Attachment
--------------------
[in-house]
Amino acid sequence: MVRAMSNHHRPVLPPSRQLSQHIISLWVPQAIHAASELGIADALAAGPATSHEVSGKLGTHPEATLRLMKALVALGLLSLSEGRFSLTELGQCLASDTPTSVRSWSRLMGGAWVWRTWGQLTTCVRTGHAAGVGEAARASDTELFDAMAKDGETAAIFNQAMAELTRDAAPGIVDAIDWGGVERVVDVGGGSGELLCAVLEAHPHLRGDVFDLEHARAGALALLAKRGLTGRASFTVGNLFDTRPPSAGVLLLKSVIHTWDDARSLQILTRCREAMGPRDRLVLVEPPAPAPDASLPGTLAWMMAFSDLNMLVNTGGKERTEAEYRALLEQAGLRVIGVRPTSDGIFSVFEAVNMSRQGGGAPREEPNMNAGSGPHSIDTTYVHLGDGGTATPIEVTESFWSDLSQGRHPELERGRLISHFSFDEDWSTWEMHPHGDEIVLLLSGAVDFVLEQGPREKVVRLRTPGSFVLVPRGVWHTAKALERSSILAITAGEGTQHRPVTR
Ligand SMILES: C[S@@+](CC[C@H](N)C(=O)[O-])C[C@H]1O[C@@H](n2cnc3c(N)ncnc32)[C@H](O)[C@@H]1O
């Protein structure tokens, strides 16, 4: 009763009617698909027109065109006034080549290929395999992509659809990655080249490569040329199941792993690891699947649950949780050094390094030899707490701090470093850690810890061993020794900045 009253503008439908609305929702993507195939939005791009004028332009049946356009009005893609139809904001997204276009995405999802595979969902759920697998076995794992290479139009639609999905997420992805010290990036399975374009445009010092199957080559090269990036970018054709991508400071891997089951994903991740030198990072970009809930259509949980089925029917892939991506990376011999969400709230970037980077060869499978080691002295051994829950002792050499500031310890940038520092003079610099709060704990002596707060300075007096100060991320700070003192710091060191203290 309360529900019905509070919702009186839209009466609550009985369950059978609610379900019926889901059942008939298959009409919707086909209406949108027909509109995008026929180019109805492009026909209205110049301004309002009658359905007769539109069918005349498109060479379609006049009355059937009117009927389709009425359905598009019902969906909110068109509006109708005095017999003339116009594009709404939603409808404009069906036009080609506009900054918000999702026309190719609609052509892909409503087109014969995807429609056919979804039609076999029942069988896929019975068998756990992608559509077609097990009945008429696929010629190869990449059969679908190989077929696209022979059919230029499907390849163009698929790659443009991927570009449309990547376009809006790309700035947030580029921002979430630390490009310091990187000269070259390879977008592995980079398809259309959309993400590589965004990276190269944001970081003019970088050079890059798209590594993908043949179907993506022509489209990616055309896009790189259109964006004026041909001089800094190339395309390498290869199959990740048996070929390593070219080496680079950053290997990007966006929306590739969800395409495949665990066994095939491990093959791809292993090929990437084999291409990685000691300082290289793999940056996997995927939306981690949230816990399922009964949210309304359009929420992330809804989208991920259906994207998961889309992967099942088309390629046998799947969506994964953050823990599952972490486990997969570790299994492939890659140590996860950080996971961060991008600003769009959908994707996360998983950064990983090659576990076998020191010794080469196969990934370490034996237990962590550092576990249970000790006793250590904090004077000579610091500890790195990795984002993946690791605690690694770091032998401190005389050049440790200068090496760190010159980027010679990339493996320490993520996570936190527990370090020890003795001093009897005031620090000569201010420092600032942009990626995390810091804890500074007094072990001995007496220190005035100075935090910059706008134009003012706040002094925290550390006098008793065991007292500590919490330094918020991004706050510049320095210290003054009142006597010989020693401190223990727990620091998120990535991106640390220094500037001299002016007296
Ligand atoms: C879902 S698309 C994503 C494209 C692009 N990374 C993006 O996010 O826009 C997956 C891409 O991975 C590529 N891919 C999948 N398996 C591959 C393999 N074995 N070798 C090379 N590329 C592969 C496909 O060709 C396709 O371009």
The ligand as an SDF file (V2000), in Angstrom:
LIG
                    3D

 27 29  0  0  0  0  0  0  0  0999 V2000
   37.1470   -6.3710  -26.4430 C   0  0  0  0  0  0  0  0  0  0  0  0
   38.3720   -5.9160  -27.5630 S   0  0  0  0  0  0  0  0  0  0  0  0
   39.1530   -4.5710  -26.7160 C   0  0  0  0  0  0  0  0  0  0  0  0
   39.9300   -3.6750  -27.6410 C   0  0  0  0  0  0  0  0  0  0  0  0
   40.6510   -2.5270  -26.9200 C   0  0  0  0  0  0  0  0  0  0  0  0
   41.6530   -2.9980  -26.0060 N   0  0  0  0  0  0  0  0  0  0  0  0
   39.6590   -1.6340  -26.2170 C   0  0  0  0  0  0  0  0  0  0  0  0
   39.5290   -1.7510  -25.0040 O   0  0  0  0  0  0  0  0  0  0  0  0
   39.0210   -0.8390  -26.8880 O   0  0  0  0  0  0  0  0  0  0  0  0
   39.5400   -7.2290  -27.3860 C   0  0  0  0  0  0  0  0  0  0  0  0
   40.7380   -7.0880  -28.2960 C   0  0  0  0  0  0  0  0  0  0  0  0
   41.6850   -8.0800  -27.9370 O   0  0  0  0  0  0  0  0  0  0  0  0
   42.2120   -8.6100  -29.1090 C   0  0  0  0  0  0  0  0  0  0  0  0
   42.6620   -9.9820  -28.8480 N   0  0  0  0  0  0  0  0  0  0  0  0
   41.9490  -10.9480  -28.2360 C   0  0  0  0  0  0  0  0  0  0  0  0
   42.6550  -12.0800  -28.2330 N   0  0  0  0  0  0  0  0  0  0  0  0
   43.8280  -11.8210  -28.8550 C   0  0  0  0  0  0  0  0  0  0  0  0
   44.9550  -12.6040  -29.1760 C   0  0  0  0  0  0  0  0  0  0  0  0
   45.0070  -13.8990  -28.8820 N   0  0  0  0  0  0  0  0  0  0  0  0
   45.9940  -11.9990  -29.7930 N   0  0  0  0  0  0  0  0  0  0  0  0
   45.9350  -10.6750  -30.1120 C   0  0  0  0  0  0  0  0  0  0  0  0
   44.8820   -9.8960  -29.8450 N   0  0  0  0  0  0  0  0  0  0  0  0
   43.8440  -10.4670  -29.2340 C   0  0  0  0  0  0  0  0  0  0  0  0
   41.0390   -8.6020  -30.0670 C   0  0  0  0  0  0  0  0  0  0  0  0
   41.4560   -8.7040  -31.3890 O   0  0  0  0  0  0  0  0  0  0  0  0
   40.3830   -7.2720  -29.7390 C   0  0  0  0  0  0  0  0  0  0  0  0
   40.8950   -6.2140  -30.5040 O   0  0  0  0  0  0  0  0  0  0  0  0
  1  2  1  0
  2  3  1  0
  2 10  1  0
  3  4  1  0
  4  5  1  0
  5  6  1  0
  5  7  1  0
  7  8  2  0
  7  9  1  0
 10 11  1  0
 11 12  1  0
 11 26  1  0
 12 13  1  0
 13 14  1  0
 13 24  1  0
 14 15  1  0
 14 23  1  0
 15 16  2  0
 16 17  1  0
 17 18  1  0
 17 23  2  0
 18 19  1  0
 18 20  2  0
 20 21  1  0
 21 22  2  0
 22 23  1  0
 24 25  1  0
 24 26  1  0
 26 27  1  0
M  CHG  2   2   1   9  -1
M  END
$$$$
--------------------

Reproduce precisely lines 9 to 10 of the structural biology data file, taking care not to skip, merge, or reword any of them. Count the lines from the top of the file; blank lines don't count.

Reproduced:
 27 29  0  0  0  0  0  0  0  0999 V2000
   37.1470   -6.3710  -26.4430 C   0  0  0  0  0  0  0  0  0  0  0  0